Silent b/w The Fall of the House of Usher (La Chute de la Maison Usher, 1928), inspired by the 1839 tale by Edgar Allan Poe (with reference to additional works such as "Ligeia"), was adapted for the silent screen by the great Luis Bunuel, & directed by Jean Epstein. Visually this is a shadowy stunner.
A gentleman, Allan (Charles Lamy), arrives at a roadside tavern afoot & asks if he can hire a man to drive him by coach to the House of Usher. The patrons are shocked even to hear the name of Usher.
Across the misty swamp sits the gloomy House. Roderick Usher (Jean Debucourt) & his crazed wife Madeleine (Marguerite Gance, wife of Abel Gance who has a small role in the tale) gaze wildly from vine-choked upper windows, down the lane as though forever expecting visitors who never arrive. But for once someone does come, Roderick's old friend Allan.
Neither Roderick nor his wife seem quite to be fully aware of the world around them, sunken as they are into decay & melancholy. Madeleine's regular physician (Fournez-Goffard) is baffled by her entranced condition.
Roderick obsessively paints his wife's portrait. Each brush stroke seems to sap her a little more of her existance. "It is here that she lives," Roderick confesses, showing Allen the portrait-in-progress.
When his mania for the portrait again overcomes him, he is eager to be rid of his visitor, who only came at his invitation but now seems a burdon. He sends his only friend onto the moors for a spooky walk then, with mad intensity, paints his wife, who writhes & fades with every dab at the convass.
After years of struggling with the portrait, it is at last completed. "This is indeed life itself!" Roderick triumphs when Allen returns from the moors. But at that same moment of completion, Madeleine fell dead to the floor.
Roderick is a student of occult magnetism & through his knowledge of arcane arts becomes convinced that Madelaine is not truly dead, that to bury her would increase the ferocity of this nightmare. He forbids the coffin be nailed shut, in case she awakens in her tomb.
The cavernous family tomb is an artistic wonder in itself. The artful photography & performances of catastrophic unhappiness do justice to Poe's famous mood-piece.
Madeleine's return & the finality of the supernatural affliction of the House of Usher is distinctly horrific yet somehow romantic.
Debucourt as Roderick has just the balance of beauty & creepiness that he is stunning in his role. His final descent into haunted madness is an astonishing mimed performance. Silent films at their most artful have a potential to be visual poetry, as this one is.
I would not have thought it possible for another silent movie based on Poe's tale to be as interesting as one on which Luis Bunuel had such a hand. Yet James Sibley Watson & Melville Webber's short version of The Fall of the House of Usher, which was released the same year as the Bunuel & Epstein film, is a miniature wonder.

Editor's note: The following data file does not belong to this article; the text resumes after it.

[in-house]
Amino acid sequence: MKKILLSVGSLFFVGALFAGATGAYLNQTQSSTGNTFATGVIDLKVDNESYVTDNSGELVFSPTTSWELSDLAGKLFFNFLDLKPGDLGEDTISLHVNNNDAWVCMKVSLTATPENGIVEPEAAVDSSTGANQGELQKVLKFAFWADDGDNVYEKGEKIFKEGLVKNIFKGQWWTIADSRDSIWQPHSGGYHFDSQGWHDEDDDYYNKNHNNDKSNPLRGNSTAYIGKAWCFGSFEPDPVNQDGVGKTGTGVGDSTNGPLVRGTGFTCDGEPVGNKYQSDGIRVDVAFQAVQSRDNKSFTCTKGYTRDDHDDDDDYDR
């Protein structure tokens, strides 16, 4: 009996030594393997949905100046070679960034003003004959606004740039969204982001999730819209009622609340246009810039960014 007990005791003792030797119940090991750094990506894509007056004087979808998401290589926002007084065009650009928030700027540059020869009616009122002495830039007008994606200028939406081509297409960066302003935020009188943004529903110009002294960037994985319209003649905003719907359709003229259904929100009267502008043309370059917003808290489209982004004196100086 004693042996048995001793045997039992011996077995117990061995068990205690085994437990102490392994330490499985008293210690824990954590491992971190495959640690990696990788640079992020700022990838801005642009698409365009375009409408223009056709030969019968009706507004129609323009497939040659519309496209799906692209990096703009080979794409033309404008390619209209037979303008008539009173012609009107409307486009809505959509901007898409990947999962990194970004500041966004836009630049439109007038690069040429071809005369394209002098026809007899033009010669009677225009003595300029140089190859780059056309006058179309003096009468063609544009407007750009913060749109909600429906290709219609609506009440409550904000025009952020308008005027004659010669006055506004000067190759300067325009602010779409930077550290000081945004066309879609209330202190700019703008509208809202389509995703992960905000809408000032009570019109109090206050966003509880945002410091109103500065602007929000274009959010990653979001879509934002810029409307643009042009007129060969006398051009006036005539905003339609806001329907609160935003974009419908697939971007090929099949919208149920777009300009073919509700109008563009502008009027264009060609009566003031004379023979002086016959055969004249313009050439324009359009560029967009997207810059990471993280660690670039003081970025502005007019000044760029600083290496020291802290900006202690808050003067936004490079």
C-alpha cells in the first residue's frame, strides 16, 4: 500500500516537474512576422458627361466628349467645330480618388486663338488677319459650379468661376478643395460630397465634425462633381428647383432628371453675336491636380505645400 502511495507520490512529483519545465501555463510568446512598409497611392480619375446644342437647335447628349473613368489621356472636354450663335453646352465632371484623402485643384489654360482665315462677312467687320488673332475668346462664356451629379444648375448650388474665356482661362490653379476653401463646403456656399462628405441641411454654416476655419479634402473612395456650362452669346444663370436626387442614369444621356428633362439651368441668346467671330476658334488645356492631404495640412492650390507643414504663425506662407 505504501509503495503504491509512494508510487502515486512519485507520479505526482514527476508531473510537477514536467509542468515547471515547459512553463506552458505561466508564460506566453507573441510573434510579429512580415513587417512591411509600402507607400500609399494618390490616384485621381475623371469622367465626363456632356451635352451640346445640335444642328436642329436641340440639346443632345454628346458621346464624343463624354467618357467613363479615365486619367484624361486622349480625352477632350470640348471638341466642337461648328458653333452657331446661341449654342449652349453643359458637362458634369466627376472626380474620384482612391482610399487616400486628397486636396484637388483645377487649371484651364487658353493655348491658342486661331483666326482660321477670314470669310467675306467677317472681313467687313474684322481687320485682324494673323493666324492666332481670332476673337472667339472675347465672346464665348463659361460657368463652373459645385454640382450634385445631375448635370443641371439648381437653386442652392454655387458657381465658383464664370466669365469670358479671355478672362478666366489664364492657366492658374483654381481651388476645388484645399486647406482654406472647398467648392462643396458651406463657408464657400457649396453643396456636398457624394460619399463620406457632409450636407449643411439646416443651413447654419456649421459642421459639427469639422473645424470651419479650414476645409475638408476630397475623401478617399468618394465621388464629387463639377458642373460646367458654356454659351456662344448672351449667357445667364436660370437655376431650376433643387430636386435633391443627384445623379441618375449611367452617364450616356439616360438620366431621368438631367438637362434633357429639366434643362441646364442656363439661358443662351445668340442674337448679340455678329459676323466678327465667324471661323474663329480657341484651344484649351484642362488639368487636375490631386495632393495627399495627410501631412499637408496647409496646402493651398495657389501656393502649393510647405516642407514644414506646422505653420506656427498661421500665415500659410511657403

At under a quarter hour, this is all moodiness & shadow as a lone rider (Melville Webber) approches the the House of Usher. Some highly unusual FX are inserted, advanced for this early period, & appealing even now.
Roderick & Madelaine Usher (Herbert Stern & Hildegarde Watson) are at their dining table, for the moment seemingly a normal couple, until Madelaine goes into nervous collapse amidst ghostly apparitions which Roderick possibly doesn't see.
Without text cards, it's completely a visual experience. If the story weren't so familiar through Poe it would lead to very curious interpretations, but knowing the story perfectly well, it's easily followed despite the changes & the radically expressionist presentation.
Madelaine lives in a phantasmagoric world beyond others' comprehension. It's not clear that Roderick is anything but the protector of a madwoman, though he may well share some responsibility for her condition.
The abject beauty of this film exceeds in visual power Carl Dryer's Vampyr (1932) which duplicates some of the tricks of wall-shadows. Staircases move like escalators, walls tilt, doorways are impossibly out of kilter, while covered plates from the kitchen fly about like alien space craft, a surprise that flying saucer lore was already in place by 1928.
In the chaos-driven climax, an alphabet from occult books drift through the rooms of the House of Usher & Madeleine rises from her coffin. We are left to wonder if she even exists, or has it been, all along, Roderick who lives in a world of hallucination.
This brilliant nightmare is more extreme in its design than The Cabinet of Dr. Caligari (1920), the preeminant German Expressionist fantasy, & to which Usher pays extreme homage.
The version I saw had an effective musical soundtrack by Impossible Orchestra, a rare case of an unobtrusive & effective add-on.
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